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The novel The Grapes of Wrath by John Steinbeck is about the social injustices that took place during the Dust Bowl migration in the western United States. It is composed of a third person view of a family, the Joads, who are kicked off their homestead and forced to travel to California in search of jobs, and inner chapters which are a general third person view of the hardship of homestead farmers during the time period. Steinbeck uses the inner chapters of the book to develop his political stance on the plight of the migrants. The story of the Joads is alone not enough to make the reader fully understand the extent of the misfortune and sorrow experienced by these migrants. The inner chapters help the reader understand the time period, and understand what is happening to the Joads, and what happened to thousands of other migrants during this time. Without these chapters, the book would not have as strong of a statement on the wrongdoings by Americans to other Americans during this time.
The story begins with the start of the dust bowl. Thick clouds of dust fill the skies, and the farmers tie handkerchiefs over their noses and mouths. At night, the dust blocks out the stars and creeps into the farmhouses. During the day the farmers have nothing to do but stare at their dying crops, wondering how their families will survive. The injustices to the farmers begins with the banks. Crops were withering and the farmers weren’t making the money they needed to pay the bank or company they took loans from. Men representing the banks come and explain to the farmers that they are being kicked out. The men blame the bank, saying it is “as though the bank or the company were a monster, with thought and feeling.” (page 31). The farmers are forced to leave and their labor is replaced with men who drive a tractor over the fields for three dollars a day. The families have no other choice than to travel west to California in search of jobs.
The next injustice Steinbeck reveals is from car salesmen. They exploit their desperation and sell the families whatever broken down vehicles they can find. The salesmen fill engines with sawdust to hide noisy transmissions and replace good batteries with cracked ones before they deliver the cars. Once the family has their car, they begin to sell their belongings. They have to get rid of everything before they make their journey. ” How can we live without our lives? How will we know it’s us without our past? No. Leave it. Burn it.” (page 112). Their lives are sold away with their belongings as they began their new life.
Long lines of cars slowly crept down Highway 66, full of tenant farmers making their way to California. They find their next injustices along their journey. When the farmers stop to buy parts for their cars, salesmen try to cheat them. The farmers struggle to make it from service station to service station. At each stop they are met with hostility and suspicion. People claim that the country is not large enough to support everybody’s needs and suggesting that they go back to where they came from. People who live in the West do not understand what has happened in Oklahoma and the Midwest. So many migrant farmers were coming into the west. The citizens of the western states fear that the farmers will come together and stage a revolt.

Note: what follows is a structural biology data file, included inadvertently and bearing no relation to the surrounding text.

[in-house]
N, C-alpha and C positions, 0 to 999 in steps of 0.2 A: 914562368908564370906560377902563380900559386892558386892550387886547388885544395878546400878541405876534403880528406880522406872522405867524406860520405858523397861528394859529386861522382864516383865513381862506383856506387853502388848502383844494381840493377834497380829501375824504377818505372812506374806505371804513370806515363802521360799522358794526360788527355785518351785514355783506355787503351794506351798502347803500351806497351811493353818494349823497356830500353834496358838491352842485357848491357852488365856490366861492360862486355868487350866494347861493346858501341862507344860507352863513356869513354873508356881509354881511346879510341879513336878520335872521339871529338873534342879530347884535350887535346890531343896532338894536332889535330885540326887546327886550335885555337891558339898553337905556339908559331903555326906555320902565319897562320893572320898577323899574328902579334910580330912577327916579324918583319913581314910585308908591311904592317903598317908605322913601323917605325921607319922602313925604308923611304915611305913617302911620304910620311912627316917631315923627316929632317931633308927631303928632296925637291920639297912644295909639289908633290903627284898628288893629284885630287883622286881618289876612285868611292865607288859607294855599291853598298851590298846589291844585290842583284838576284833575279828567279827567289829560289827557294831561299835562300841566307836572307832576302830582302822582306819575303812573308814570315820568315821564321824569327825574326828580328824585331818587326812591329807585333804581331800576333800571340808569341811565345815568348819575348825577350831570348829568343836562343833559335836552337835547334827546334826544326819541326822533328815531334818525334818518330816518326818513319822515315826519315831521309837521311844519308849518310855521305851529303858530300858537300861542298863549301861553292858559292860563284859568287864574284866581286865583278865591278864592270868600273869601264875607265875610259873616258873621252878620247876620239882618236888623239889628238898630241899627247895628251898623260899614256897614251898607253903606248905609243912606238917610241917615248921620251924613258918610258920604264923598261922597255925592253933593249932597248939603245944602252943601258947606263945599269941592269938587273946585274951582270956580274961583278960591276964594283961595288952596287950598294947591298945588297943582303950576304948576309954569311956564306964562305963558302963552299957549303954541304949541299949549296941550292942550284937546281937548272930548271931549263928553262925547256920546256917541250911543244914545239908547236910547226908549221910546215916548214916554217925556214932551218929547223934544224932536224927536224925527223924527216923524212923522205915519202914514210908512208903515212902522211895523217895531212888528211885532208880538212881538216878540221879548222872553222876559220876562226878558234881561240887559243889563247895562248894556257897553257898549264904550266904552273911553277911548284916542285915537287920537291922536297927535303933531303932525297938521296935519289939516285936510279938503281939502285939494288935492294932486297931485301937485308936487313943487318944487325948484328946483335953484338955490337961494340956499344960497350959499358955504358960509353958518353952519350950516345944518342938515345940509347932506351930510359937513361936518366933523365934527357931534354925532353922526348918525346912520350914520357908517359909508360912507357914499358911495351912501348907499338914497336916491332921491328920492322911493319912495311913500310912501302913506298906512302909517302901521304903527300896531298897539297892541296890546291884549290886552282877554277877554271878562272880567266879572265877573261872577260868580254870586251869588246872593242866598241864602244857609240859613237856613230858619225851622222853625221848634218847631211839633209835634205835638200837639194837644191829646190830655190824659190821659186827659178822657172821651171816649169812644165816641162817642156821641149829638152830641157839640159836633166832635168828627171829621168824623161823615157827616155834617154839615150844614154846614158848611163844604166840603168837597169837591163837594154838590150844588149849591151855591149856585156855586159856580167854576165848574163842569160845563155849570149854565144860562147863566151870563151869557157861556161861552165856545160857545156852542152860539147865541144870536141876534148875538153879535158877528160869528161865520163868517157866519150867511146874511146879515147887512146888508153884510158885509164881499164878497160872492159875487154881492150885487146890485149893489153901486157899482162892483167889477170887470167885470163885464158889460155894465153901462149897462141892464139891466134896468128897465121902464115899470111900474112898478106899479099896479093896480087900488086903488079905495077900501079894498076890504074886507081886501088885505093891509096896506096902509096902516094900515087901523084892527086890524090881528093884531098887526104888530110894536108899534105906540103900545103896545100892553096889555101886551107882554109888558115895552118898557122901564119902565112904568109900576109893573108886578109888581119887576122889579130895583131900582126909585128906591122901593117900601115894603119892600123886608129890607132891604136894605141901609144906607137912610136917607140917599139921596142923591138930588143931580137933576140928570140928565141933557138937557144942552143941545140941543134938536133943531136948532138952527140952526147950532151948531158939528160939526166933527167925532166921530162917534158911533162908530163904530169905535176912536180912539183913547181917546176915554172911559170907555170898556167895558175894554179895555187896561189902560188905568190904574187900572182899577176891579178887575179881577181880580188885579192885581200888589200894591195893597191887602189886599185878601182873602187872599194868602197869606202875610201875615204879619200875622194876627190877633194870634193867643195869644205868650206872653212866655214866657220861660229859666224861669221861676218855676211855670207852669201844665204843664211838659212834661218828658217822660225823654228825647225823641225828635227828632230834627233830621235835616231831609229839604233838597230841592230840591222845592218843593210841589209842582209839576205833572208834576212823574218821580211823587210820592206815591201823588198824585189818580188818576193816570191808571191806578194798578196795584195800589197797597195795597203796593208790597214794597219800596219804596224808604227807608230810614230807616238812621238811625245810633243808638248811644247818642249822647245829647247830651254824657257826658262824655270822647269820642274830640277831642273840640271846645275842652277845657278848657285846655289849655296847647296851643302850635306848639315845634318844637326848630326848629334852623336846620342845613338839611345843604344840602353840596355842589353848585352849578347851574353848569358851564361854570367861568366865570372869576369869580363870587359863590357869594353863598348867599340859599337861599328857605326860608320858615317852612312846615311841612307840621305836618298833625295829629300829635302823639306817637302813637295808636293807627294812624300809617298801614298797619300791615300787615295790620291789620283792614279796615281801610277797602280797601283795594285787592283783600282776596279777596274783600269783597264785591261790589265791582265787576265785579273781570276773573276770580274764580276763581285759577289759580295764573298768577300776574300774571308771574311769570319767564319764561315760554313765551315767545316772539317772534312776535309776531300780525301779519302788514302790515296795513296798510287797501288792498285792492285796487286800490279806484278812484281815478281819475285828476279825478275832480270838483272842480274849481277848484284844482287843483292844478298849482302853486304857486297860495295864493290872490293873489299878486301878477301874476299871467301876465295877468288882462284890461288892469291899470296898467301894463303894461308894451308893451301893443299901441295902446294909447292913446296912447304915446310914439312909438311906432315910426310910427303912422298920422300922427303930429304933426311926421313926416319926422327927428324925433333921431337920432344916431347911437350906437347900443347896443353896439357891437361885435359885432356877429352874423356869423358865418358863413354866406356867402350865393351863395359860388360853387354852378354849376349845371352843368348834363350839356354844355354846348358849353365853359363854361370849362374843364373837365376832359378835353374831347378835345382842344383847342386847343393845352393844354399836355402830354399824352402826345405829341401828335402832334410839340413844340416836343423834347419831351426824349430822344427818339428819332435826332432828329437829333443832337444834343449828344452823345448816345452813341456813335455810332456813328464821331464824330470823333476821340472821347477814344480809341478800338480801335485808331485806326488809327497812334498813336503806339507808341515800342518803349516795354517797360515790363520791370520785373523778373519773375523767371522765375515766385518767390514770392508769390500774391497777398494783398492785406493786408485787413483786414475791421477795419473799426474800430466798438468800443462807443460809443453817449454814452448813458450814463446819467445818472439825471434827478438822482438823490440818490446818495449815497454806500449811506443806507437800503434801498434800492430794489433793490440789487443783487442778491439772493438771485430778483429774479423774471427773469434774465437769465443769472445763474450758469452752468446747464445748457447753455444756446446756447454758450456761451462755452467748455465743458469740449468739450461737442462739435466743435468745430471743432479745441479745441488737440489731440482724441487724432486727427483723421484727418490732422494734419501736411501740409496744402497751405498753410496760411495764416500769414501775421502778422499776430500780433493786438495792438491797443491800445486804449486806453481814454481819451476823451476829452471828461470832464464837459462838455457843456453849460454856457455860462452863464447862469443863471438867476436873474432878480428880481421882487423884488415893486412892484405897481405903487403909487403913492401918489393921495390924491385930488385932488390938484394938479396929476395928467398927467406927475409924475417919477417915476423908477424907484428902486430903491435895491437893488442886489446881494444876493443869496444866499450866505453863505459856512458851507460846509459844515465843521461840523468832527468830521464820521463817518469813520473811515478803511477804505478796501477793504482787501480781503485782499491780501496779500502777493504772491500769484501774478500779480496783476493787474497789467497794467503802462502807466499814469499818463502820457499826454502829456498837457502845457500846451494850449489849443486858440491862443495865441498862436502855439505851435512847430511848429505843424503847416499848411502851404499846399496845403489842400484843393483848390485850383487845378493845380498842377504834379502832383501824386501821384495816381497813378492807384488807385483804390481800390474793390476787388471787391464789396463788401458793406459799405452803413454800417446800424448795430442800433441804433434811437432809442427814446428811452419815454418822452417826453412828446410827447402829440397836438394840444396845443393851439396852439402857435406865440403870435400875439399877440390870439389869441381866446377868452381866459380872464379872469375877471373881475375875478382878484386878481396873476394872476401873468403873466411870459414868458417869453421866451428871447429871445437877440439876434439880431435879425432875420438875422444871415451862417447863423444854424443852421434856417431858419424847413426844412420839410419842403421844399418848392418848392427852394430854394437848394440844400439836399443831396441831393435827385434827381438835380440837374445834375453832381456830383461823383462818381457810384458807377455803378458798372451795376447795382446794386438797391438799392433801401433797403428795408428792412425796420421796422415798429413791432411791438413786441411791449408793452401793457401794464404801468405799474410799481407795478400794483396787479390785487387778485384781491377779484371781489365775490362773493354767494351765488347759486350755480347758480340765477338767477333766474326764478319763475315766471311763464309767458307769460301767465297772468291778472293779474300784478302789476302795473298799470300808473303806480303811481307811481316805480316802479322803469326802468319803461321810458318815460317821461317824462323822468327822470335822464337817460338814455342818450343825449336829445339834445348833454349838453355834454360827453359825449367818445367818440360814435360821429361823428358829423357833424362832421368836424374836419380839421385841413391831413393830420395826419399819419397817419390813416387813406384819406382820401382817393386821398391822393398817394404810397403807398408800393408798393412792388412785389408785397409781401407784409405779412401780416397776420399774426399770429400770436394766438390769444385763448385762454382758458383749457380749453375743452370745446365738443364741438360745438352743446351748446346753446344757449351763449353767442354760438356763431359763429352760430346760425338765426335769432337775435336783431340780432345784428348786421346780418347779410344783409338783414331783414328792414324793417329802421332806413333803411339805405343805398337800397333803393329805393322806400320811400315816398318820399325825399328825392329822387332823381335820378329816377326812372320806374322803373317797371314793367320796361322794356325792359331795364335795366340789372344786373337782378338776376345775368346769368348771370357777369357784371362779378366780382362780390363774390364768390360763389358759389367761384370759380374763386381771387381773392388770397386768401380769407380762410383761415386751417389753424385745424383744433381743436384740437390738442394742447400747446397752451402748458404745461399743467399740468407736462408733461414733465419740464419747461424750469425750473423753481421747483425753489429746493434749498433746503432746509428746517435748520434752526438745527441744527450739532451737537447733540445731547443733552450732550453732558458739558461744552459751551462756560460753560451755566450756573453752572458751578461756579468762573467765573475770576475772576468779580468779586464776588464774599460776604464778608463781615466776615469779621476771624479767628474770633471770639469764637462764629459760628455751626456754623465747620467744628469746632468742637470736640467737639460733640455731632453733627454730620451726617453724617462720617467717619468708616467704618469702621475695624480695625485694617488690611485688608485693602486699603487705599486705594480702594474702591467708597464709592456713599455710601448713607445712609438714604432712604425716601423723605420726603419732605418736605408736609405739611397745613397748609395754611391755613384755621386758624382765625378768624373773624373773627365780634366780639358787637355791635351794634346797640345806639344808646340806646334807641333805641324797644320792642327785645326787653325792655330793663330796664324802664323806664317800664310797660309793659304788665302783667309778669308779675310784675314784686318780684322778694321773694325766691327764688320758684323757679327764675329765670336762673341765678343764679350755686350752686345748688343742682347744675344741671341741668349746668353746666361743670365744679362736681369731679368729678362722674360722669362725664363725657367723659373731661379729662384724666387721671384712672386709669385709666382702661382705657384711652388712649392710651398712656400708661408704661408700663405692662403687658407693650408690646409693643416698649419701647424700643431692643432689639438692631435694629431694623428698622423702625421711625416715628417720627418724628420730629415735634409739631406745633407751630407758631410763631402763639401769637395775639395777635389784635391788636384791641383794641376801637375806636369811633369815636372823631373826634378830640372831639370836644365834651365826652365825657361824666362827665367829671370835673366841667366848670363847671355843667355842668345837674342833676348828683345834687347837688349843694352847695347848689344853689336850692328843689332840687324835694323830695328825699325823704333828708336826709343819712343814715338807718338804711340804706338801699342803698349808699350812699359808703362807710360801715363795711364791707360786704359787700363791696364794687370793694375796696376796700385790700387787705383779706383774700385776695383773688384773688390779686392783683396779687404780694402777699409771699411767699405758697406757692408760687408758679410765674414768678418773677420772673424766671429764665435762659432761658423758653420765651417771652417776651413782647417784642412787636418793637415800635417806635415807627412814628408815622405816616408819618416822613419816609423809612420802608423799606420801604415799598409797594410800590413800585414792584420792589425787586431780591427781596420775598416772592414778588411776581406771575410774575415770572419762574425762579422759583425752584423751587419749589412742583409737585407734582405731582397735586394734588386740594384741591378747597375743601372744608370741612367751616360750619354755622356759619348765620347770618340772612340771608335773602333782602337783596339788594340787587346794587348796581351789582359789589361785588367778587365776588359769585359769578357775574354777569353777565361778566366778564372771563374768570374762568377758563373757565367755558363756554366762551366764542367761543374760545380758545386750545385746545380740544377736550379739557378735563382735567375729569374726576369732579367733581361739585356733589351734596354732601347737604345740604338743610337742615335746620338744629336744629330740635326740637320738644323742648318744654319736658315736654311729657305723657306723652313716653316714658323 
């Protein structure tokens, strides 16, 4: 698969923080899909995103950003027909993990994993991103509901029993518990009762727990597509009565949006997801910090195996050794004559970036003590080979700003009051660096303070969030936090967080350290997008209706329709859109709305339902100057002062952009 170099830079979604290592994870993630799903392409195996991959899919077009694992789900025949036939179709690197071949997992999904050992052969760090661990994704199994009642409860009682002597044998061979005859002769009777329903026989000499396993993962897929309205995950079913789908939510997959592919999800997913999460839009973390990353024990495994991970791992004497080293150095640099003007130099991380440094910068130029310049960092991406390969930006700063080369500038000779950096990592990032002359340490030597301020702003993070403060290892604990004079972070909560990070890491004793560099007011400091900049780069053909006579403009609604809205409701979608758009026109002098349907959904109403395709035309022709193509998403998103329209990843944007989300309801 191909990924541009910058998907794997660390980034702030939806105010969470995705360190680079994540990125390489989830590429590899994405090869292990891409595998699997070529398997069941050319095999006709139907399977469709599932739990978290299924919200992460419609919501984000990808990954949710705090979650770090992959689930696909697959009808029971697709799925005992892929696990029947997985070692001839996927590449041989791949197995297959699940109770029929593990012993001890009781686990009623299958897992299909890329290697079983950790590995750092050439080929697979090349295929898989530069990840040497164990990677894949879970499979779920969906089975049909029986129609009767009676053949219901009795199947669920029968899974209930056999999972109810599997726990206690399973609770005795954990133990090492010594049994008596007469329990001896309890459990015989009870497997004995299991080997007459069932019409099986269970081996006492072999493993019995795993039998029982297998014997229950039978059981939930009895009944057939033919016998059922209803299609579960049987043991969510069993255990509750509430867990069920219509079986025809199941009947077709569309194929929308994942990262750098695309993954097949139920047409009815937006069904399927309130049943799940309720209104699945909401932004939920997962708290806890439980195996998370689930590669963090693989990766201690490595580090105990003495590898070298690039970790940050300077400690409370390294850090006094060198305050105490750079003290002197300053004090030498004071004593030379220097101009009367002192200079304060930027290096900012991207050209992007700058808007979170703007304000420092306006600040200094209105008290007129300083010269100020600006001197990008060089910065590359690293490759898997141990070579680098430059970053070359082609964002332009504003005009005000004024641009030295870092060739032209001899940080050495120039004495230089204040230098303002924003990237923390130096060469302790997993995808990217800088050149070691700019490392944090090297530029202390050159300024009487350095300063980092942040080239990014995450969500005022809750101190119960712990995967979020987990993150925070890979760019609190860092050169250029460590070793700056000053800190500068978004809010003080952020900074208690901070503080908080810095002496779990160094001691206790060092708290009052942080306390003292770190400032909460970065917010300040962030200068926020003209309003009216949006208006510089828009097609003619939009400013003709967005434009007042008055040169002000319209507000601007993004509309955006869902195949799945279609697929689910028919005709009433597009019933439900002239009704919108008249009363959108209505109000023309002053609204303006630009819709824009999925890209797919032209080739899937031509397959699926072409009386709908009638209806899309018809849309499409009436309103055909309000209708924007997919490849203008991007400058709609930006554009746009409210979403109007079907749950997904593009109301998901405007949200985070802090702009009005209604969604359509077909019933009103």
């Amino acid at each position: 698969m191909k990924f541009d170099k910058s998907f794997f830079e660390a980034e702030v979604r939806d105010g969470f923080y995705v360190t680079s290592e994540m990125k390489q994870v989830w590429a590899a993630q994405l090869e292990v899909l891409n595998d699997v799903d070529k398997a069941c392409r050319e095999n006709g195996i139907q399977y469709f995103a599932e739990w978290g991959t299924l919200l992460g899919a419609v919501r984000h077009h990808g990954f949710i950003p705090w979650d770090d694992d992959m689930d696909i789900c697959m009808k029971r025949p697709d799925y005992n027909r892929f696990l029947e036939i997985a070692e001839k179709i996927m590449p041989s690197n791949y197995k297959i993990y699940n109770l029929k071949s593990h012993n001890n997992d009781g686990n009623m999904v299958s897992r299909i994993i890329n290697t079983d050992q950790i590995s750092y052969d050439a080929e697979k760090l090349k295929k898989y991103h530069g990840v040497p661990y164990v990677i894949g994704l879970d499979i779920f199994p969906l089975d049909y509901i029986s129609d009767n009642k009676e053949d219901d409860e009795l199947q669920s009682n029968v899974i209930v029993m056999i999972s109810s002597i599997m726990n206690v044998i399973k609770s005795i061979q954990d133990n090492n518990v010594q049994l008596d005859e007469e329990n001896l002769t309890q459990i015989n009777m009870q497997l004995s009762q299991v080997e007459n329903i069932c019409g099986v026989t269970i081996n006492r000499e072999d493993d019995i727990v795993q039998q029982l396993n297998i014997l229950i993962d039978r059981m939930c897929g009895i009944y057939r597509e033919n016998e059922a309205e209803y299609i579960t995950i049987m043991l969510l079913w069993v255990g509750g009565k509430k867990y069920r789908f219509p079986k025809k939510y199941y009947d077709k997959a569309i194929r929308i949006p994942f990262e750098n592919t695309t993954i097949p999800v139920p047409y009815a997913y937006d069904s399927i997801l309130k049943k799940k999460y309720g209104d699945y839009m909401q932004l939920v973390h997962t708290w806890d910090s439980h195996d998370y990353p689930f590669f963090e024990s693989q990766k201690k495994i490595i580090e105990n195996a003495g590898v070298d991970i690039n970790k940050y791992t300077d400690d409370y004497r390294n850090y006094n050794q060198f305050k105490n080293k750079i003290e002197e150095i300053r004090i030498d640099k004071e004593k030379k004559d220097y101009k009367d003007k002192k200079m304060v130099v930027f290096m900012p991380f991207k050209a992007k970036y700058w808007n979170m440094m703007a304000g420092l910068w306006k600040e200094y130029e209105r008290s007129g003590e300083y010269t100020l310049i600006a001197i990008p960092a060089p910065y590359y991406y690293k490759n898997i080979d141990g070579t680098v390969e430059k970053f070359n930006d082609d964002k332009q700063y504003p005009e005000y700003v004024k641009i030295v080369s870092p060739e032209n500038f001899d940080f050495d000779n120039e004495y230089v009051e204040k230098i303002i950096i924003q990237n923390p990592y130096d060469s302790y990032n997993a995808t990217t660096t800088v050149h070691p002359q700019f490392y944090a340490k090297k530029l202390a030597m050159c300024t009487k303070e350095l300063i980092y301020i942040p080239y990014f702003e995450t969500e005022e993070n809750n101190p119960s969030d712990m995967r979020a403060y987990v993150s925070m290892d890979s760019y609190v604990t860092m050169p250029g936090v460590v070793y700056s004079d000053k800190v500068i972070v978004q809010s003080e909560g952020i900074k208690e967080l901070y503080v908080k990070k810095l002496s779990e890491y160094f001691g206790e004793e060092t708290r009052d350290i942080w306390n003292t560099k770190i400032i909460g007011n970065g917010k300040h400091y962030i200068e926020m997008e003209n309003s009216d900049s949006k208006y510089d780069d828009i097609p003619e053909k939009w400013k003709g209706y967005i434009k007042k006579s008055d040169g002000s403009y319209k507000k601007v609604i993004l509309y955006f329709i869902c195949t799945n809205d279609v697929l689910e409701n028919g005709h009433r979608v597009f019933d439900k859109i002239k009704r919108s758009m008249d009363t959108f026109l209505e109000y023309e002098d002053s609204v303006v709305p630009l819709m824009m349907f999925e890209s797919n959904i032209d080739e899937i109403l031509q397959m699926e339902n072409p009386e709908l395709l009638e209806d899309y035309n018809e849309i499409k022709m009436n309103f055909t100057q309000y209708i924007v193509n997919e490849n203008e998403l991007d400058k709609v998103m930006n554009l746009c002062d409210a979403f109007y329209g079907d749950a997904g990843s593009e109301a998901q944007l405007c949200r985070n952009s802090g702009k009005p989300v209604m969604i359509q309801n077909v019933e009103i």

The hostility directed toward the migrants changes them and brings them together. Little communities aries out of the masses of cars along the highway. The communities attempt to govern themselves with their own rules and means to enforce them. The lives of the farmers change drastically. “Thus they changed their social life – changed as in the whole universe only man can change. They were not farm men any more, but migrant men.” (page 250). The lifestyle of these people was flipped upside down and their world was totally different. As the migrant men were coming together, so were the locals of California. They formed armed bands to terrorize the migrants and keep them in their place.
During their search for work, the migrants were often paid low wages or cheated out of their wages through scams by the farm owners. Steinbeck describes the injustice done to the migrants by the cotton farm owners. The owners paid decent wages, but workers without cotton-picking sacks were forced to buy them on credit. There were so many workers that some were unable to do enough work even to pay for their sacks. Crooked owners rig the scale used to weigh the cotton sacks. Migrants who were only trying to feed their families are cheated out of the money they worked hard for by the wealthy landowners who have no aspirations in life other than to become more wealthy.
Steinbeck’s novel is a political statement on the treatment of migrants. His novel exposes the hardship faced by the migrants and the exploitation they face at every turn. From beginning to end, they are met with selfishness and greed. Steinbeck reveals the changes that had begun in America. Money was the new driving force for the lifestyle of every American. Getting it was what you spent your life achieving, and once you had it, you did whatever selfish thing needed to keep it, no matter who was hurt in the process. Although the story of the Joads sheds light on the topic, the inner chapters of the novel make the reader truly understand how unjust the world was for these families whose lives were uprooted and continually put through agony all in the name of becoming and staying wealthy.
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